Central Data Catalog

Citation Information

Type Journal Article - Weather
Title The ‘terrific Tongking typhoon’of October 1881 - implications for the Red River Delta (northern Vietnam) in modern times
Author(s)
Volume 67
Issue 3
Publication (Day/Month/Year) 2012
Page numbers 72-75
URL https://www.infona.pl/resource/bwmeta1.element.wiley-wea-v-67-i-3-wea882
Abstract
The terrific Tongking typhoon (Dechevrens, 1882) of early October 1881 spread destruction and calamity along the coast of what is now northern Vietnam. The young port town of Haiphong, located roughly 16 kilometres inland from the Gulf of Tonkin on a branch of the Red River, was entirely swept away, whilst terrible floods devastated the surrounding low-lying delta.

The early development of the tropical storm took place in late September 1881 somewhere east of the Philippines, in the Philippine Sea or out in the open North Pacific Ocean. By the time the storm traversed the island of Luzon on 30 September its increasing strength was already sufficient to cause loss of life and disrupt shipping. The system intensified significantly in the South China Sea before entering the Gulf of Tonkin on a curving trajectory (Figure 1). Travelling at an approximate average speed of 14.5kmh−1 from Luzon, the typhoon eventually made landfall on the Tonkin coastline on 5 October. On his original map of the typhoon's movement, Marc Dechevrens, then Director of Zi-Ka-Wei Meteorological Observatory near Shanghai, showed a pair of tracks that gradually diverged after 2 October in the South China Sea, because he suspected that high land on Luzon had split the typhoon into two distinct ‘whirlwinds’. In the 1880s, splitting was a phenomenon believed to have affected other typhoons that had passed over the mountains of Formosa (Taiwan). Nowadays we know otherwise: migrating tropical storms have been known to merge, but it is physically improbable for a typhoon to split into two separate typhoons. For this reason, we believe that after 3 October the actual track probably lay somewhere in between the two tracks originally suggested by Dechevrens. Supporting evidence is that anticlockwise wind circulation around the eye would have driven large waves against the Tonkin coastline and pushed the storm surge up branches of the Red River towards Haiphong, so leading to the widespread flooding that was experienced in the low-lying delta (described below). In contrast, an alternative migratory path farther east (similar to the eastmost track of Dechevrens) would have instead directed wind and waves offshore during the typhoon's approach up the Tonkin Gulf towards the Tonkin coast (modern northern Vietnam).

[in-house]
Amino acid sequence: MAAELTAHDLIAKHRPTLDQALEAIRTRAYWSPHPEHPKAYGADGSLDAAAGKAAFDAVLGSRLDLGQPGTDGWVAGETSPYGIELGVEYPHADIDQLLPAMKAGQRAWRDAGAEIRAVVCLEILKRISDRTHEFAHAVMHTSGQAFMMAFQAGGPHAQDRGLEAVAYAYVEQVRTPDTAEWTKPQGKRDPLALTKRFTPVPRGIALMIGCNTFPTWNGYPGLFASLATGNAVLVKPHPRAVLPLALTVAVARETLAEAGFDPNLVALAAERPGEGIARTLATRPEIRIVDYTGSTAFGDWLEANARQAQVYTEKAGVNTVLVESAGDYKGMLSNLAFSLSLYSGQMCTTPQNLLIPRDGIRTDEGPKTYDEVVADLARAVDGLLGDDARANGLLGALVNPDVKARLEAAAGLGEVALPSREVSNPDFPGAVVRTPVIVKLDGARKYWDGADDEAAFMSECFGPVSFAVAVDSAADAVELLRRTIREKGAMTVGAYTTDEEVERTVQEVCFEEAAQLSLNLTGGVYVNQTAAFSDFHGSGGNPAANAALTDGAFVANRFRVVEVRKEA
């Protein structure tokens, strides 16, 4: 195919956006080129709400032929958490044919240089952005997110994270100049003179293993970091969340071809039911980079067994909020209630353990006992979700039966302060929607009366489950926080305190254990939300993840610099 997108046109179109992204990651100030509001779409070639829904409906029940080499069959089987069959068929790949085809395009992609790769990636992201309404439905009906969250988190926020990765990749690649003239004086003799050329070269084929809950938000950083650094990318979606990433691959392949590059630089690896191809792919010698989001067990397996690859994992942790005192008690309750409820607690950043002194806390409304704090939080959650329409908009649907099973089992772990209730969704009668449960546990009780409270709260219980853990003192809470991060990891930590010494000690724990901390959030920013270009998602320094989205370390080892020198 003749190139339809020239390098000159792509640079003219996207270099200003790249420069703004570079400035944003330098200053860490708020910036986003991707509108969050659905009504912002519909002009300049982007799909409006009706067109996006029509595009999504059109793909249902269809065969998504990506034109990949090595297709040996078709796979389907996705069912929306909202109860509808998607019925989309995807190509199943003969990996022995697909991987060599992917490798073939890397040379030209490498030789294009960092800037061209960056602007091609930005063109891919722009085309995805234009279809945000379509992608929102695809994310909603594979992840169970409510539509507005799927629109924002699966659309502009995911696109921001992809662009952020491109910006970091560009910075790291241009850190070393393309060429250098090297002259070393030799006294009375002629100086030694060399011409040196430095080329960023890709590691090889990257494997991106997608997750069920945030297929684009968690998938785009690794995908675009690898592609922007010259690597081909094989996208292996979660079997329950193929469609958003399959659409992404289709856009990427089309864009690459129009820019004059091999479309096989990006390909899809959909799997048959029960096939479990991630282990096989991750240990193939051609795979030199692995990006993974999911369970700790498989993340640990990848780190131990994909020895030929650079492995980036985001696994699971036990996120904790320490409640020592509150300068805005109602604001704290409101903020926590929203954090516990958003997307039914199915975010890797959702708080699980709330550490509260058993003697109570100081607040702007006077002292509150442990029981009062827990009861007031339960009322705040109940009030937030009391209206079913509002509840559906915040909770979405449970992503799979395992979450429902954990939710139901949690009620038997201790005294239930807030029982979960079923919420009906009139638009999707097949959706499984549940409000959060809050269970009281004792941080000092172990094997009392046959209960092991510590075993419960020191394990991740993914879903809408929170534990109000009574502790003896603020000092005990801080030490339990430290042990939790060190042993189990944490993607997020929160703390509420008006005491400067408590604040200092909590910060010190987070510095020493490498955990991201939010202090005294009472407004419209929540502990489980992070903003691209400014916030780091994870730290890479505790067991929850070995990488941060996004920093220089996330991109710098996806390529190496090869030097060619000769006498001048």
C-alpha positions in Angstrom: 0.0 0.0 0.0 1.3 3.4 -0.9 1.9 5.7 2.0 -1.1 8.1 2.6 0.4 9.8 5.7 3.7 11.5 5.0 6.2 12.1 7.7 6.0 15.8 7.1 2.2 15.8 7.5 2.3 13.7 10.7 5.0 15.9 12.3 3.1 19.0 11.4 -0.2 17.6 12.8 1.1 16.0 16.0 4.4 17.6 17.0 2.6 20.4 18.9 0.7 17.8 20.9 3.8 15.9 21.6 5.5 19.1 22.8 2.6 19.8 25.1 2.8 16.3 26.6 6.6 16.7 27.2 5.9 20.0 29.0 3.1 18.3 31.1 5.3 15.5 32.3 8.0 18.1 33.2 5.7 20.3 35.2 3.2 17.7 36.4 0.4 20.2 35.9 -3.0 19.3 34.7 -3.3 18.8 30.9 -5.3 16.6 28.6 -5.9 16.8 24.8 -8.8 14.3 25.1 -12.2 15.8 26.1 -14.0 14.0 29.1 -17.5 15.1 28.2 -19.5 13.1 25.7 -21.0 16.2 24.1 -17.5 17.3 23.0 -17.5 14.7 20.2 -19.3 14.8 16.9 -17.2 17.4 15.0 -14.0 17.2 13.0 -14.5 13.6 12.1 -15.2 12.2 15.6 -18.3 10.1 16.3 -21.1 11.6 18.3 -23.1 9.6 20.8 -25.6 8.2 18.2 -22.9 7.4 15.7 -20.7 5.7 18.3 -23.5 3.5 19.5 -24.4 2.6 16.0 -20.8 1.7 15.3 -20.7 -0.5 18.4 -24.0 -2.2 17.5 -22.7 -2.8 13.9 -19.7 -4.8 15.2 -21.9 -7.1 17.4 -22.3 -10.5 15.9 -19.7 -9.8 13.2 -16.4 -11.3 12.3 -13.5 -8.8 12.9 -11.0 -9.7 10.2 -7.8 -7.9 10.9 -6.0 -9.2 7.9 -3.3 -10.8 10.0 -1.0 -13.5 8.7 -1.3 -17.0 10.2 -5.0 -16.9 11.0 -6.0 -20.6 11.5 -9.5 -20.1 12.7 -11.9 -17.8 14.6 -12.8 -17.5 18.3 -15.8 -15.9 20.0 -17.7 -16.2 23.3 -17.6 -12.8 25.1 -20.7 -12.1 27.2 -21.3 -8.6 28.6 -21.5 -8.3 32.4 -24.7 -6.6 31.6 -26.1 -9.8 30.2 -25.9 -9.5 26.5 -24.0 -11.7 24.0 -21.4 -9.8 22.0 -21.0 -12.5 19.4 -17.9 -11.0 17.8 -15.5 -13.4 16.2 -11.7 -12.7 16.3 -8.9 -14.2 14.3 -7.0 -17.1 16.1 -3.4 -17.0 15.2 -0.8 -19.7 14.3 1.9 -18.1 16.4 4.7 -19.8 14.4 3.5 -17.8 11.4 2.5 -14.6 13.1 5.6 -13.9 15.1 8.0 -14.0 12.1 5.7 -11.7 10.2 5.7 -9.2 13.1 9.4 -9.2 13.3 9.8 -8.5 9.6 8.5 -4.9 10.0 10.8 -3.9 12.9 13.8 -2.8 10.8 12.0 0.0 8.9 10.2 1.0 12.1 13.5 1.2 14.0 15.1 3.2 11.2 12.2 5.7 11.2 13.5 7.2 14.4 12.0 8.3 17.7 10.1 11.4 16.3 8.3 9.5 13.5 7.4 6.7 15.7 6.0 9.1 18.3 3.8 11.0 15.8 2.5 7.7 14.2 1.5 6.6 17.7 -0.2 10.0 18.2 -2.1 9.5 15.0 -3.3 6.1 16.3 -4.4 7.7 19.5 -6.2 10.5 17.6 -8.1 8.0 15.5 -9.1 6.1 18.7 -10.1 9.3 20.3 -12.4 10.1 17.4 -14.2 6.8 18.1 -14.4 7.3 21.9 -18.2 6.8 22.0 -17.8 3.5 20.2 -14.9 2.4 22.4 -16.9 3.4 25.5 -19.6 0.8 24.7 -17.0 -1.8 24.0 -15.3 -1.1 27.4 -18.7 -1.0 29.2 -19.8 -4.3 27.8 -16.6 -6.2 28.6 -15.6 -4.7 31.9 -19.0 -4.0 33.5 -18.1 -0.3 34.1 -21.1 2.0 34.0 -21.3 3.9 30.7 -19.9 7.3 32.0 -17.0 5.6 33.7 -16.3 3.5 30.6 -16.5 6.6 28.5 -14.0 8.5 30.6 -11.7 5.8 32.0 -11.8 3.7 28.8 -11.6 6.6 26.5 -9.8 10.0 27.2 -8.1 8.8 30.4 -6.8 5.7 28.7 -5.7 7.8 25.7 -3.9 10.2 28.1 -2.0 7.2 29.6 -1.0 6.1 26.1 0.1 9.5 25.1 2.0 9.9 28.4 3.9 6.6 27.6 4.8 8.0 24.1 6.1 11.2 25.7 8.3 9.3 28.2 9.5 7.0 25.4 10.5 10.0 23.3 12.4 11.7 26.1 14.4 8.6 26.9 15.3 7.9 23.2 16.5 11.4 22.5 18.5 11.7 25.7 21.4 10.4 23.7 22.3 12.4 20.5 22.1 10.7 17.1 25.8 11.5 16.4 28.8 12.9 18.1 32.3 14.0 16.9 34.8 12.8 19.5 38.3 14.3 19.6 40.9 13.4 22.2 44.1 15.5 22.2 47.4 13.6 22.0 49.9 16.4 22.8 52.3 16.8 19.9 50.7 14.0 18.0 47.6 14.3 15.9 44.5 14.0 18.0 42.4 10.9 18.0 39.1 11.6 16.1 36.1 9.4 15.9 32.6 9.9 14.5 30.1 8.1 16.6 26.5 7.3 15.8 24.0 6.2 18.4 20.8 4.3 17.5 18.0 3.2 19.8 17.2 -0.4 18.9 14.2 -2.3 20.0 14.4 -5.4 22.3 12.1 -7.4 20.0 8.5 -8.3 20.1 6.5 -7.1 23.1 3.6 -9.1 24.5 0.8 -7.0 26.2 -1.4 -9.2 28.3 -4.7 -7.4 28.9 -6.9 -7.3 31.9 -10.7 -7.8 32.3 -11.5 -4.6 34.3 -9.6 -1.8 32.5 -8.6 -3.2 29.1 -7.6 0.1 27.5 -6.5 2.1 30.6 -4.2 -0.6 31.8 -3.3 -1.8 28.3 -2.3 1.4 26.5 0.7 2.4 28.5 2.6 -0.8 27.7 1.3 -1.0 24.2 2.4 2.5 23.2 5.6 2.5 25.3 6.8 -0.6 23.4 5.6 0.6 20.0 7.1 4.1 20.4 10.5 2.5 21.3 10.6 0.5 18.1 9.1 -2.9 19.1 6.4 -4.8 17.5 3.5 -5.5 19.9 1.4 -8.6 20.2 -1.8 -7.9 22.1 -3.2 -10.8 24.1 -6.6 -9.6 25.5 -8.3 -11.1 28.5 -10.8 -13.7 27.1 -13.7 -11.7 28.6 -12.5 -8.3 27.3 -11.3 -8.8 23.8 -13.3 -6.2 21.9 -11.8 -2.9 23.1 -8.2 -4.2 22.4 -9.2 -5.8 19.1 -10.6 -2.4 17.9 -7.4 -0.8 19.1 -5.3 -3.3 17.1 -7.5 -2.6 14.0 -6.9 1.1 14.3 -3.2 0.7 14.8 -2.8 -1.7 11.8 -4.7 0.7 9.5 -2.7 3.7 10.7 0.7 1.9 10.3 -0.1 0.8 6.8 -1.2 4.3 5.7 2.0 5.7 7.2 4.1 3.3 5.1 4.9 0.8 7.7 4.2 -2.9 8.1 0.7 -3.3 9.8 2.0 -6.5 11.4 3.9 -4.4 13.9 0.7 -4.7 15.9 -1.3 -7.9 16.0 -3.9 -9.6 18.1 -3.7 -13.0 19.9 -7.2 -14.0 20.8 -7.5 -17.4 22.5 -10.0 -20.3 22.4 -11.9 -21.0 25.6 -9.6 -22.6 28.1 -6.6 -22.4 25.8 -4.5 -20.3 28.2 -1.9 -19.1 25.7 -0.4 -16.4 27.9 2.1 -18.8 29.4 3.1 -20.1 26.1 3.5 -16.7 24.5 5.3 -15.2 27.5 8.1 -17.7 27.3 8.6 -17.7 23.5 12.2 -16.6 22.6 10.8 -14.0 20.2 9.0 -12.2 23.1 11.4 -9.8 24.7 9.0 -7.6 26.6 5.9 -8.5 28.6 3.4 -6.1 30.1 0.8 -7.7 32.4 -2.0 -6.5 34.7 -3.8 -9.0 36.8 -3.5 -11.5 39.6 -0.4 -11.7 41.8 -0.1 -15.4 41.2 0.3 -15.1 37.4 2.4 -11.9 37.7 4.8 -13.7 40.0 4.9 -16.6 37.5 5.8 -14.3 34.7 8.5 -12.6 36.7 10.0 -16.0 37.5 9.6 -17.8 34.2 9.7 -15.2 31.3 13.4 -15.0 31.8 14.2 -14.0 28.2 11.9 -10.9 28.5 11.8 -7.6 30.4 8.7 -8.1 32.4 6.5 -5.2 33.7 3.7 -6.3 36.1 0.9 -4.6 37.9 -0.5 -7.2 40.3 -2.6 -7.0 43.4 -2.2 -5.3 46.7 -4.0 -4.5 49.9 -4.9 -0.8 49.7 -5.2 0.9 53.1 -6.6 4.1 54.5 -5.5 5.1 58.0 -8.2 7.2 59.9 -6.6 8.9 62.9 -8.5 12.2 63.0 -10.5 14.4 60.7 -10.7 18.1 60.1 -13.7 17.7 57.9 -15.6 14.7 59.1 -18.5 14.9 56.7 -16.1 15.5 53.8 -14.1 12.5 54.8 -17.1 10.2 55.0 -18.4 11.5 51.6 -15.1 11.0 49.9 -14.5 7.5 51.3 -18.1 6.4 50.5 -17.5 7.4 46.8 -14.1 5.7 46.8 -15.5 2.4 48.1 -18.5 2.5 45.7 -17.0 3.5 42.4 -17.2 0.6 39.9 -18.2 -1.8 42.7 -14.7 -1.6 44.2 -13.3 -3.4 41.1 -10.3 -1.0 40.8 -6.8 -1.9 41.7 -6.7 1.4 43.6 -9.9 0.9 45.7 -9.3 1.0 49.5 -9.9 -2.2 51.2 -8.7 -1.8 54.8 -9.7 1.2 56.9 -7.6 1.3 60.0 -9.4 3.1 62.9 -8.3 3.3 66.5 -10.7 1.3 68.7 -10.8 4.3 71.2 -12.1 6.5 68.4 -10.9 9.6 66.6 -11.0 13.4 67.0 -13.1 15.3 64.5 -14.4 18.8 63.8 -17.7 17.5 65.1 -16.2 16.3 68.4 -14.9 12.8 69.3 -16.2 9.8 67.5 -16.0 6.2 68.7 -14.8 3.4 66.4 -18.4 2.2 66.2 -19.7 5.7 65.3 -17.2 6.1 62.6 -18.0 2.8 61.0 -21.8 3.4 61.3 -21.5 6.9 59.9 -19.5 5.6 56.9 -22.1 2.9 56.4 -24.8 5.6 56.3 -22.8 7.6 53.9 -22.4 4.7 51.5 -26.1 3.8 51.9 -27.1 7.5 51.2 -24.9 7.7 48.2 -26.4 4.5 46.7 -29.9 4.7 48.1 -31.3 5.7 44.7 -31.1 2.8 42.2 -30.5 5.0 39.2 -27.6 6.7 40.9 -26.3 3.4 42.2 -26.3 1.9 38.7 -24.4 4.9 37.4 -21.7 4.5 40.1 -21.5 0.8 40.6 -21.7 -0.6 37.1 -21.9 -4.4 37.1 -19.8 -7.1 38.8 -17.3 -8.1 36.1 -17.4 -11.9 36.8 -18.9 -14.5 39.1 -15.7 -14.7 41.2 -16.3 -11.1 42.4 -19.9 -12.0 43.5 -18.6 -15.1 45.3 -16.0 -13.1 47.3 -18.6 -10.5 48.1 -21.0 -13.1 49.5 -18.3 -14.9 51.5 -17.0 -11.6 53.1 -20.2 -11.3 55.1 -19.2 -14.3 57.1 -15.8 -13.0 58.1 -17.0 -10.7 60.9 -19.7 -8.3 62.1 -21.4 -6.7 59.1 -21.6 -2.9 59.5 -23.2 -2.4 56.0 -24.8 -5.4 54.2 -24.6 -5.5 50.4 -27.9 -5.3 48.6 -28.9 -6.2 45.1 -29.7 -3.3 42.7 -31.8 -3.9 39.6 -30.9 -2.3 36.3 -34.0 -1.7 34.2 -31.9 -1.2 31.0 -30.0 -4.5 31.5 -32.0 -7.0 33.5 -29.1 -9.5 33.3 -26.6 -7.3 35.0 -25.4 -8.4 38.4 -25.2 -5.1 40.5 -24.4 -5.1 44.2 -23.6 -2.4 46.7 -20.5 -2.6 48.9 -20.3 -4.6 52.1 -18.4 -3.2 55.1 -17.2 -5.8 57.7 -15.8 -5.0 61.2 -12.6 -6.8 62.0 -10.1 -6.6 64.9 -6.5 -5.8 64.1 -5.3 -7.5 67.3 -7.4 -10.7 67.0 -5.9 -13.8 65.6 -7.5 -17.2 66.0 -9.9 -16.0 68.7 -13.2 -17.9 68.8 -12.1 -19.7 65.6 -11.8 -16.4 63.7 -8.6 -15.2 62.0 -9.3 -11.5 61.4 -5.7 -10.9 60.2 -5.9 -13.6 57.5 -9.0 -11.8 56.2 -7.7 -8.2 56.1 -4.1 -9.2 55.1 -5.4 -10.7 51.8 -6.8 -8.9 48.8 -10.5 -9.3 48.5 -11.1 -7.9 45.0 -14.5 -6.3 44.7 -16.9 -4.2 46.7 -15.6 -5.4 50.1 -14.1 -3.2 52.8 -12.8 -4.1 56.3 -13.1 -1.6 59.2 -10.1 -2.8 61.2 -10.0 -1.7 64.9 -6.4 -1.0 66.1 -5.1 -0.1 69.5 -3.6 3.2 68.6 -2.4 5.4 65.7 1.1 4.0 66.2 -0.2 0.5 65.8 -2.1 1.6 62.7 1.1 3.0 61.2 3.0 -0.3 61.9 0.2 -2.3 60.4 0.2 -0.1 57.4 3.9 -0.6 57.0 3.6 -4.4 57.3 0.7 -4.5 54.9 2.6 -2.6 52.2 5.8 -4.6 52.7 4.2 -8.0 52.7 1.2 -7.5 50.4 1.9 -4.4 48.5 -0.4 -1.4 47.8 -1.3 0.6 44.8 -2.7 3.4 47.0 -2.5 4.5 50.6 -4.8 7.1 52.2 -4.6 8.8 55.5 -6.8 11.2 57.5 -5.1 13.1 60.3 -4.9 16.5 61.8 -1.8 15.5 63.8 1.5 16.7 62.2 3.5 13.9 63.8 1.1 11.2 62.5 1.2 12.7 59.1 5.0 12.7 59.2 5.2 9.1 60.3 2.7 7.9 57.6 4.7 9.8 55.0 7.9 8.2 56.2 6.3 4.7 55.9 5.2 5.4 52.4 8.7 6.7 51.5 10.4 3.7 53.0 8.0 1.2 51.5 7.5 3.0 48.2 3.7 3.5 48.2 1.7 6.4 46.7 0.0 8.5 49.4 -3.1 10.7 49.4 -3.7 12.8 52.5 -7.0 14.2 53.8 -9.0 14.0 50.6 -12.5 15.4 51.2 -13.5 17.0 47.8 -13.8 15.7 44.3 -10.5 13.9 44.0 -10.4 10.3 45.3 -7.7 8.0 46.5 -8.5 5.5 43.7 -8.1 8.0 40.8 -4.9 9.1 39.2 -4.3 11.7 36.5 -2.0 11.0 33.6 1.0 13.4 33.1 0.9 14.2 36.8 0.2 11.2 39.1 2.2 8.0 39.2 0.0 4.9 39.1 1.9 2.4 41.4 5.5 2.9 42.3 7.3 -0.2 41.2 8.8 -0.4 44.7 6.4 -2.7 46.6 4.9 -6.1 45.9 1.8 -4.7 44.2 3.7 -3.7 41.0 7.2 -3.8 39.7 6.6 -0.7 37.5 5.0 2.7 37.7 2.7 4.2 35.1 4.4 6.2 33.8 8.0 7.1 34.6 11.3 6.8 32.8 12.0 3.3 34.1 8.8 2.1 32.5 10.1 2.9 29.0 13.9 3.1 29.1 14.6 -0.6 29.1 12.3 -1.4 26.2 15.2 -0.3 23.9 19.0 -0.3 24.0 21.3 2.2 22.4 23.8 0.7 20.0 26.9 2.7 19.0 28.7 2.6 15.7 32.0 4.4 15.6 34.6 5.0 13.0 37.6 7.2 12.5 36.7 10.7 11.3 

Related studies

»